Cotterill, Colin - 'Curse of the Pogo Stick'
CURSE OF THE POGO STICK is the fifth book featuring Dr Siri Paiboun, 73 years old and the only coroner in the People's Democratic Republic of Laos, and hosting the spirit of an ancient shaman to boot. He's been forced to attend a national political conference in Xiang Khouang in the north with his boss, Judge Haeng, leaving his team (the newly pregnant Nurse Dtui, and Deung, who has Down's syndrome) to man the mortuary. Possibly to alleviate the boredom, Siri shouts out at the conference as he notices that one of the participants has died in his seat, during a long speech on 'the allocation of cattle'. As punishment, Haeng tells him that instead of flying straight home to Vientiane, they will be driving through Xiang Khouang to 'show confidence' in the security measures of the province. This dangerous measure results in the friendly kidnap of Siri by the local Hmong, hill tribes-people, who have need of his shaman powers. Meanwhile, back in the mortuary, a dead body brought in for autopsy turns out to be booby trapped, and would have exploded if Nurse Dtui hadn't been sharp eyed. Someone has a grudge against Siri and his co-workers, leaving Dtui, her husband Phosy and friends with another mystery to solve.
The pogo stick of the title turns out to be connected to the Hmong. Many of their young men were taken away to fight by the Americans, with the promise of beautiful things in return, of which the pogo stick was one. The pogo stick is a cursed toy brought back by one of the first recruits, fought over by young children in the village, and a symbol of the loss of many of the villagers to the American army, with many more leaving as a result of fear of persecution by the army of Laos. Now, the few remaining Hmong want Siri to help the daughter (Chamee) of the headman. Chamee is apparently harbouring a demon and is living on her own in a cursed hut, which gives Siri a nasty shock when he tries to enter. As usual, Siri eventually works out what is going on using good common sense and some help from one of the village women, called Bao. Meanwhile, Dtui and Phosy, hot on the trail of the attempted murdered appear to walk straight into a trap.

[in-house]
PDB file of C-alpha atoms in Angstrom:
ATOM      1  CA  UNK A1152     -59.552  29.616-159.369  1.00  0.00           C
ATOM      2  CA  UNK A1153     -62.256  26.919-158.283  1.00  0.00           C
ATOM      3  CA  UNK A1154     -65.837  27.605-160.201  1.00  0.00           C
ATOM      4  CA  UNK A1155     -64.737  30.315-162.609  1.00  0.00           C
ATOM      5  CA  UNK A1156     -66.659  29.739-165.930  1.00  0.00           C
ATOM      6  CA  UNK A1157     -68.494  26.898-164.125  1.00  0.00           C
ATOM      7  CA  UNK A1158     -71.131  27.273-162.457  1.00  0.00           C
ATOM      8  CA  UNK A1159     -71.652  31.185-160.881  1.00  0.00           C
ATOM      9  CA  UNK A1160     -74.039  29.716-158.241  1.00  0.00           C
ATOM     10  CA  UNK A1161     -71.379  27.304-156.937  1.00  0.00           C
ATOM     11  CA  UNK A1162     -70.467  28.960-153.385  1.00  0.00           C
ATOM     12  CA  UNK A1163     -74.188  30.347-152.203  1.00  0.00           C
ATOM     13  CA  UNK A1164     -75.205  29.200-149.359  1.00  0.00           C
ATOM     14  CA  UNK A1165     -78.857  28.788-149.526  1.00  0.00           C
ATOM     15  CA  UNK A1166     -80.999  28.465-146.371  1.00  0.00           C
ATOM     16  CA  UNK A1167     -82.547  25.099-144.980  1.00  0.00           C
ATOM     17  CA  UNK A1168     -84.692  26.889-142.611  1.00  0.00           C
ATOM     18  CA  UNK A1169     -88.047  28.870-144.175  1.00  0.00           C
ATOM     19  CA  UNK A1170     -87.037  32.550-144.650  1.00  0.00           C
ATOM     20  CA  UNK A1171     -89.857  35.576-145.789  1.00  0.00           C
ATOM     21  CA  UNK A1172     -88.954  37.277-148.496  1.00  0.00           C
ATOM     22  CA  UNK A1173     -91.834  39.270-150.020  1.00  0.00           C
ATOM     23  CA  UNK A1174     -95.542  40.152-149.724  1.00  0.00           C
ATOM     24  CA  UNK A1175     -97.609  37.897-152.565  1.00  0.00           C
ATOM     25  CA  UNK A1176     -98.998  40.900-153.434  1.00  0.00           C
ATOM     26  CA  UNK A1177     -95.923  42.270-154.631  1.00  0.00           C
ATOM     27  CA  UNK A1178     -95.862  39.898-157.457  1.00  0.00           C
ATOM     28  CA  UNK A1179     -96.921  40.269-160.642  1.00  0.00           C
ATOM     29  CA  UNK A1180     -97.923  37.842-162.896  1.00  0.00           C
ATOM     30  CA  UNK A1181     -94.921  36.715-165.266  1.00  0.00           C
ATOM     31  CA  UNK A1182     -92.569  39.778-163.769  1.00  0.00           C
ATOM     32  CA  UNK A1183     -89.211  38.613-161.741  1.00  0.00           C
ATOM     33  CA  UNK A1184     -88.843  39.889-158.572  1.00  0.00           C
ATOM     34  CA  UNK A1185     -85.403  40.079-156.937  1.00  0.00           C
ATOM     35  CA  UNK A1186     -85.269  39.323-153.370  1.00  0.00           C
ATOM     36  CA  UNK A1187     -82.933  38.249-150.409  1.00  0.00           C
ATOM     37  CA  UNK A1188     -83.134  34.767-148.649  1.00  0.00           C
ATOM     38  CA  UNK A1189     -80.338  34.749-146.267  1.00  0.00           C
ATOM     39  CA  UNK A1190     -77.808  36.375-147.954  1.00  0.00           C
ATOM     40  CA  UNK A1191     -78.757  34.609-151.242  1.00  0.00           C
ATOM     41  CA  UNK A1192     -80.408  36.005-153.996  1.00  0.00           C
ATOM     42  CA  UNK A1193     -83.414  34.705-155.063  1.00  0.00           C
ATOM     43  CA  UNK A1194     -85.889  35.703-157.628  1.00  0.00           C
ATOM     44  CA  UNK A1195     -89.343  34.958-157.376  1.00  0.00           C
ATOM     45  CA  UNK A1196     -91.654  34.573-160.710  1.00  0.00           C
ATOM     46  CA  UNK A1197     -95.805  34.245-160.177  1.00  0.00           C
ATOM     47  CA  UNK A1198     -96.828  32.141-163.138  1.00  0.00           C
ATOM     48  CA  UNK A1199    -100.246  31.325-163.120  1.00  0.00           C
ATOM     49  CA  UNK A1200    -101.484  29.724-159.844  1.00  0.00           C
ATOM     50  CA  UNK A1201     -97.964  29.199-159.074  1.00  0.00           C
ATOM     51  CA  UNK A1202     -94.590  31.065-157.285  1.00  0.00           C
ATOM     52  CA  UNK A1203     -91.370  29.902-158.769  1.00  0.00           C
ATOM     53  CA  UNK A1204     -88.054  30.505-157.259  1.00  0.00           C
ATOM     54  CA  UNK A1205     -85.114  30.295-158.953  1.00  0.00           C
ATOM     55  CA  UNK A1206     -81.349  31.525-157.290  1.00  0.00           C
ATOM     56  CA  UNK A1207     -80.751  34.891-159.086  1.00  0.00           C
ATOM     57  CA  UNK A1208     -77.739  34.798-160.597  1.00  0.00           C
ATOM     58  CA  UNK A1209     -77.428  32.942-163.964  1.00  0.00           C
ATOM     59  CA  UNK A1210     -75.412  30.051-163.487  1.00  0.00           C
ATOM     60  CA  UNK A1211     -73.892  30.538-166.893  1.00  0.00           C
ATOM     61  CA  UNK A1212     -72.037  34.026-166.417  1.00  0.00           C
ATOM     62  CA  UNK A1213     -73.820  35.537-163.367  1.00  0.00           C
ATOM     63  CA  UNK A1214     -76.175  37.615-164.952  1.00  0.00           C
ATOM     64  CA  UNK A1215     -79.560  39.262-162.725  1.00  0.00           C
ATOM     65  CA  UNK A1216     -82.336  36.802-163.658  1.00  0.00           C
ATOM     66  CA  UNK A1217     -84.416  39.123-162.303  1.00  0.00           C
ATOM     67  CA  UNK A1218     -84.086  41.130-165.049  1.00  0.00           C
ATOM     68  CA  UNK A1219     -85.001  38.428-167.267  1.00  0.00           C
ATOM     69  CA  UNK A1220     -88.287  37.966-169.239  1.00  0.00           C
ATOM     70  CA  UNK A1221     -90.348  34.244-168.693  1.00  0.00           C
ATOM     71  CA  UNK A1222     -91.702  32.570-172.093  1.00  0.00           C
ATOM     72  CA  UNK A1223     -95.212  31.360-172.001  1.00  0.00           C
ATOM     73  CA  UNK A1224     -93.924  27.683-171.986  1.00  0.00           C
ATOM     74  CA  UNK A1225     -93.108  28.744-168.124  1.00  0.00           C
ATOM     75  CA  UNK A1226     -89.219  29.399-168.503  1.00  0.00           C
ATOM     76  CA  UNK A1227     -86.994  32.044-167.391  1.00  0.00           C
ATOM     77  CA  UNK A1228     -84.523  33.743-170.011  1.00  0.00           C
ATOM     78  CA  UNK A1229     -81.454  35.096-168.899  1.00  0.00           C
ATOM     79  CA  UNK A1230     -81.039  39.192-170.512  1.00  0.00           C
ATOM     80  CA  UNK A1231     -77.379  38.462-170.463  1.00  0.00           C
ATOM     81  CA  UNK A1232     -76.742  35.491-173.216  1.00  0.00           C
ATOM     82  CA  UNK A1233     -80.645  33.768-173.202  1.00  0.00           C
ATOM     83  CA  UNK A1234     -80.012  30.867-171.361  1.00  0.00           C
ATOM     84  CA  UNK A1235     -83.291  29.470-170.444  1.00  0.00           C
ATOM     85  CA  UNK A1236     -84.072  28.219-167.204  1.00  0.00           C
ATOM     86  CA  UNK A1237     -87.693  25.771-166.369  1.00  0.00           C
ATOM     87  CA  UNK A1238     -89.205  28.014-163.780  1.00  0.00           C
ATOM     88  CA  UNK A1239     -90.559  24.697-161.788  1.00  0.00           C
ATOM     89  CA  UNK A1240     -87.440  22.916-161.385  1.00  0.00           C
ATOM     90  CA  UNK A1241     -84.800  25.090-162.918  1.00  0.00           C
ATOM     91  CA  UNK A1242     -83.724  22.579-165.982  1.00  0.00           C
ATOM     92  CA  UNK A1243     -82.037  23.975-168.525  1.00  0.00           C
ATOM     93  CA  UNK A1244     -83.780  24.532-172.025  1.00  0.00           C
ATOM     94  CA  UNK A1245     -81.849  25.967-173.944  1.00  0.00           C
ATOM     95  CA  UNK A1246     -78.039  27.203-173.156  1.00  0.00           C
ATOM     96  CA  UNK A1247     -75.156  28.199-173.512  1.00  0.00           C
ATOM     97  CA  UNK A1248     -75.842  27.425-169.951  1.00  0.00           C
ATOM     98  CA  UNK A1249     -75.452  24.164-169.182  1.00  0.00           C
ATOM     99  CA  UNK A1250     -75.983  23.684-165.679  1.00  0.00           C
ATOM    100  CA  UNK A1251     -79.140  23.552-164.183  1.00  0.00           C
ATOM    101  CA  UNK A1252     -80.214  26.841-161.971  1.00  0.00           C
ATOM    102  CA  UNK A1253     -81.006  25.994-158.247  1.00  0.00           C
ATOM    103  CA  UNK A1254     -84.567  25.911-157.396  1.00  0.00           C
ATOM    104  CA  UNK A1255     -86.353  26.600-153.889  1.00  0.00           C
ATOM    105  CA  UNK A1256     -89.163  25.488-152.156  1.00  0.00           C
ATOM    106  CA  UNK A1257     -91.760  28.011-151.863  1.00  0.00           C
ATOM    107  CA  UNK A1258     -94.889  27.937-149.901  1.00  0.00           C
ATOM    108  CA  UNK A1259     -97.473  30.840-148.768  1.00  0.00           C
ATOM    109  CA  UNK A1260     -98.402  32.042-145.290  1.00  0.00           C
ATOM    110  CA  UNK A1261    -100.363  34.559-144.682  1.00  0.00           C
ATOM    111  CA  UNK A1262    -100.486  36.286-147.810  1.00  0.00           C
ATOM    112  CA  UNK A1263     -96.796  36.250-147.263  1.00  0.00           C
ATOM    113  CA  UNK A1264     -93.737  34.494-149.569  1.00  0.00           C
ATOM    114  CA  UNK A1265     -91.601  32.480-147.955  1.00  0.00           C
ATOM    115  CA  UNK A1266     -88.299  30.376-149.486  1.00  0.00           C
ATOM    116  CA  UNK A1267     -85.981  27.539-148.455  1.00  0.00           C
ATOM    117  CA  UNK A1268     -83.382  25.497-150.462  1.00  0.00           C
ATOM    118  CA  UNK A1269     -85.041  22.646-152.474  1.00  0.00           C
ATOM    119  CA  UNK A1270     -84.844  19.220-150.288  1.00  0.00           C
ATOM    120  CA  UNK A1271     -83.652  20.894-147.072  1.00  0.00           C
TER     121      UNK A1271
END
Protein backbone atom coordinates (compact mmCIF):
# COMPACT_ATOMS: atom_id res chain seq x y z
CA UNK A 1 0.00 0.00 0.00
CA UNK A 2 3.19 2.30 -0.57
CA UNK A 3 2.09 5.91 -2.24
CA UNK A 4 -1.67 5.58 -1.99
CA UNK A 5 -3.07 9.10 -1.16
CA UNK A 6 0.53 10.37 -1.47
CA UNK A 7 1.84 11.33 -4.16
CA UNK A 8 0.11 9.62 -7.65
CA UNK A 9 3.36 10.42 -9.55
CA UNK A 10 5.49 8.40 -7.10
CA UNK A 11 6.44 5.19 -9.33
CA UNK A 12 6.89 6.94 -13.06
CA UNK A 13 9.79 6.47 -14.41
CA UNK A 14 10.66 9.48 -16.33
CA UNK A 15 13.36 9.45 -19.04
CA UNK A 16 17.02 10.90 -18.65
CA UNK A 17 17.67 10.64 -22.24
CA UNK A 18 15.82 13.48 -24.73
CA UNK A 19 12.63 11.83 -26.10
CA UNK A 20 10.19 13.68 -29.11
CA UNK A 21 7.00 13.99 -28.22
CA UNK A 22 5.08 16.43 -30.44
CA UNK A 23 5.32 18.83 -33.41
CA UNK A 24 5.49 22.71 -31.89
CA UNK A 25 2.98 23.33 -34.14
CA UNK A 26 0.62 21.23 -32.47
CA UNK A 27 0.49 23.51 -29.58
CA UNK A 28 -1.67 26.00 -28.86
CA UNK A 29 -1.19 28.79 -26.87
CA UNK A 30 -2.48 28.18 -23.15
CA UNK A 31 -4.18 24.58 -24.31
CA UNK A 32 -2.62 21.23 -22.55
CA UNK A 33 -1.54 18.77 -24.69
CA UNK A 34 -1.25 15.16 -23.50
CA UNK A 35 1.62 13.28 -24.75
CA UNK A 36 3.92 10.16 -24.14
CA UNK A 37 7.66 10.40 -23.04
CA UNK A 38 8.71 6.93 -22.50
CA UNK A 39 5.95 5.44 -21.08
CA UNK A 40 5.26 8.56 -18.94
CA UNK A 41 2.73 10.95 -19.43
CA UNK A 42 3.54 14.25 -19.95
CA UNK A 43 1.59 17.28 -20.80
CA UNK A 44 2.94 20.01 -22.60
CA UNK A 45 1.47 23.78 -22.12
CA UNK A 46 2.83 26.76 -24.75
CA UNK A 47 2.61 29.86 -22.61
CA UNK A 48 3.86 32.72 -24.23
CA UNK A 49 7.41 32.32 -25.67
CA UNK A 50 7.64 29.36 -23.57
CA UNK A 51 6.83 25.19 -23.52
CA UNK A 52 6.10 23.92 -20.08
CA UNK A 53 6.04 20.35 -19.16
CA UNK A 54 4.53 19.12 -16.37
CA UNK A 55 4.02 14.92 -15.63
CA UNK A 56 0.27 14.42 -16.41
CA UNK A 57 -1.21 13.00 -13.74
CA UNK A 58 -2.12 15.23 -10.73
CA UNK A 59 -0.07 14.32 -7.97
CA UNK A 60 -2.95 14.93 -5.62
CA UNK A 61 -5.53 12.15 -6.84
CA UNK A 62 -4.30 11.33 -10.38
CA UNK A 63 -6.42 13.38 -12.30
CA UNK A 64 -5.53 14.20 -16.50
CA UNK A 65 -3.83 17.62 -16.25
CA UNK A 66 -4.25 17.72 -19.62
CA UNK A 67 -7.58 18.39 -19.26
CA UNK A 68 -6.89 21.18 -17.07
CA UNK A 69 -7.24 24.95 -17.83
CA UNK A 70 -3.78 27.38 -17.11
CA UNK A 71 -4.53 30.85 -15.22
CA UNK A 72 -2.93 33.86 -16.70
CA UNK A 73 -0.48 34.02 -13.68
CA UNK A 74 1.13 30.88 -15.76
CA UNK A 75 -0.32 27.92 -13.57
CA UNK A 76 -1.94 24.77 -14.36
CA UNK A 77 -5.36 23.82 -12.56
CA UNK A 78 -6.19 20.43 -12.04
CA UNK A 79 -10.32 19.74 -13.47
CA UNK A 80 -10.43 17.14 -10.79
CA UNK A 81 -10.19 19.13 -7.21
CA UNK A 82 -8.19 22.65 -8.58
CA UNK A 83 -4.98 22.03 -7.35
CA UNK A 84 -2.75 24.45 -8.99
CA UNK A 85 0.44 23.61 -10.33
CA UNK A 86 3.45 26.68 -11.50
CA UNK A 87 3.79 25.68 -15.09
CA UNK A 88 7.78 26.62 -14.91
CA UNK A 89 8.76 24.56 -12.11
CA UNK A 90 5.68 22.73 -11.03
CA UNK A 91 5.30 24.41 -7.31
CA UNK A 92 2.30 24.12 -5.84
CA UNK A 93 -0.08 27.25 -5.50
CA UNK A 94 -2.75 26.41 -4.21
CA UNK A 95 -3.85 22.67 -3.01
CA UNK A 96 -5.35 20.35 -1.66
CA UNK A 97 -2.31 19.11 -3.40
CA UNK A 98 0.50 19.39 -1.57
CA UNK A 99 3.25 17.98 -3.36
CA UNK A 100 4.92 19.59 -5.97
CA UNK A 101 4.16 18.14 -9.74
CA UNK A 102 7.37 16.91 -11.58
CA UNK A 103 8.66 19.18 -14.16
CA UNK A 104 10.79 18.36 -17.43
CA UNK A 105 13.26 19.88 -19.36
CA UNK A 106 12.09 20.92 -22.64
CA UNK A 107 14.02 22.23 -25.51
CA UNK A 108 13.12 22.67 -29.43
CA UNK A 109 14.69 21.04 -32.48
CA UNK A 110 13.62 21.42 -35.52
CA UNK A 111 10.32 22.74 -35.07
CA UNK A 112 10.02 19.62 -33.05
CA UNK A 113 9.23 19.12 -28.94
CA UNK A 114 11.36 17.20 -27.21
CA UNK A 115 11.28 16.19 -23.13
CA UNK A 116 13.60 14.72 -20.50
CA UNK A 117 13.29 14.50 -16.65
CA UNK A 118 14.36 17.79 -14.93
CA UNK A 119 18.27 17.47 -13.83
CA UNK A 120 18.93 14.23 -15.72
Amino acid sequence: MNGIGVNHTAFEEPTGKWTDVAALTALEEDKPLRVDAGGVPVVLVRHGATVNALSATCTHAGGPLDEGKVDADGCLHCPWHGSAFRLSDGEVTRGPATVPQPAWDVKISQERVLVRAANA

The two parallel stories are skilfully weaved together on the intriguing backdrop of the local Hmong and their customs, and the archaic rules and regulations of the People's Democratic Republic, of which the latter fortunately only represent rather small impediments to Dtui's and Phosy's investigation. In the end, the outcomes of the book represent another triumph of common sense over old-fashioned customs, whether dealing with evil spirits or the finding of a murderer. An engrossing read, in which the different strands are pulled together professionally to provide a complete and enjoyable whole.
Michelle Peckham, England